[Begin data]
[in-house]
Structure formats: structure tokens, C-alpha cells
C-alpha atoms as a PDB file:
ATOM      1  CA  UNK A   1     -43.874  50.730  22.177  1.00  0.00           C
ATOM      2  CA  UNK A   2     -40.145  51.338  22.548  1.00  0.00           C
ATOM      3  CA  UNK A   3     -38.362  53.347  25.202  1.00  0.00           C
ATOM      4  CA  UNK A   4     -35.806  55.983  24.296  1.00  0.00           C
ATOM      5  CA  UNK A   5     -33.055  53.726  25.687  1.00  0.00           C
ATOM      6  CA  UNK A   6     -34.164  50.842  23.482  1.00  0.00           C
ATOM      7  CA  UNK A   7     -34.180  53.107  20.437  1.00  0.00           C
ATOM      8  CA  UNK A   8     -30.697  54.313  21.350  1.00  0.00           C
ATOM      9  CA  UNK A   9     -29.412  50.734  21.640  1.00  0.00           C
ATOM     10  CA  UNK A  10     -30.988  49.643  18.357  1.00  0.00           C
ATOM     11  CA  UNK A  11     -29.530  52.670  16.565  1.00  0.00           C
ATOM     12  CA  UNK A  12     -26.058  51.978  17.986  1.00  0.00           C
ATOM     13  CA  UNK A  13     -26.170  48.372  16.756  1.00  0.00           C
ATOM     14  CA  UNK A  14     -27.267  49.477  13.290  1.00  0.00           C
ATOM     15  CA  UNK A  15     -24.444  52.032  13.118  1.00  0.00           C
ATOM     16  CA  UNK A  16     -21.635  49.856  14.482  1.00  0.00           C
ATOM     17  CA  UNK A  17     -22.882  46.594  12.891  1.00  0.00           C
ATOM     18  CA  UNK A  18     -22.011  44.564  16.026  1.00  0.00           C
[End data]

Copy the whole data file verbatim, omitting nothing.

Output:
[in-house]
Structure formats: structure tokens, C-alpha cells
C-alpha atoms as a PDB file:
ATOM      1  CA  UNK A   1     -43.874  50.730  22.177  1.00  0.00           C
ATOM      2  CA  UNK A   2     -40.145  51.338  22.548  1.00  0.00           C
ATOM      3  CA  UNK A   3     -38.362  53.347  25.202  1.00  0.00           C
ATOM      4  CA  UNK A   4     -35.806  55.983  24.296  1.00  0.00           C
ATOM      5  CA  UNK A   5     -33.055  53.726  25.687  1.00  0.00           C
ATOM      6  CA  UNK A   6     -34.164  50.842  23.482  1.00  0.00           C
ATOM      7  CA  UNK A   7     -34.180  53.107  20.437  1.00  0.00           C
ATOM      8  CA  UNK A   8     -30.697  54.313  21.350  1.00  0.00           C
ATOM      9  CA  UNK A   9     -29.412  50.734  21.640  1.00  0.00           C
ATOM     10  CA  UNK A  10     -30.988  49.643  18.357  1.00  0.00           C
ATOM     11  CA  UNK A  11     -29.530  52.670  16.565  1.00  0.00           C
ATOM     12  CA  UNK A  12     -26.058  51.978  17.986  1.00  0.00           C
ATOM     13  CA  UNK A  13     -26.170  48.372  16.756  1.00  0.00           C
ATOM     14  CA  UNK A  14     -27.267  49.477  13.290  1.00  0.00           C
ATOM     15  CA  UNK A  15     -24.444  52.032  13.118  1.00  0.00           C
ATOM     16  CA  UNK A  16     -21.635  49.856  14.482  1.00  0.00           C
ATOM     17  CA  UNK A  17     -22.882  46.594  12.891  1.00  0.00           C
ATOM     18  CA  UNK A  18     -22.011  44.564  16.026  1.00  0.00           C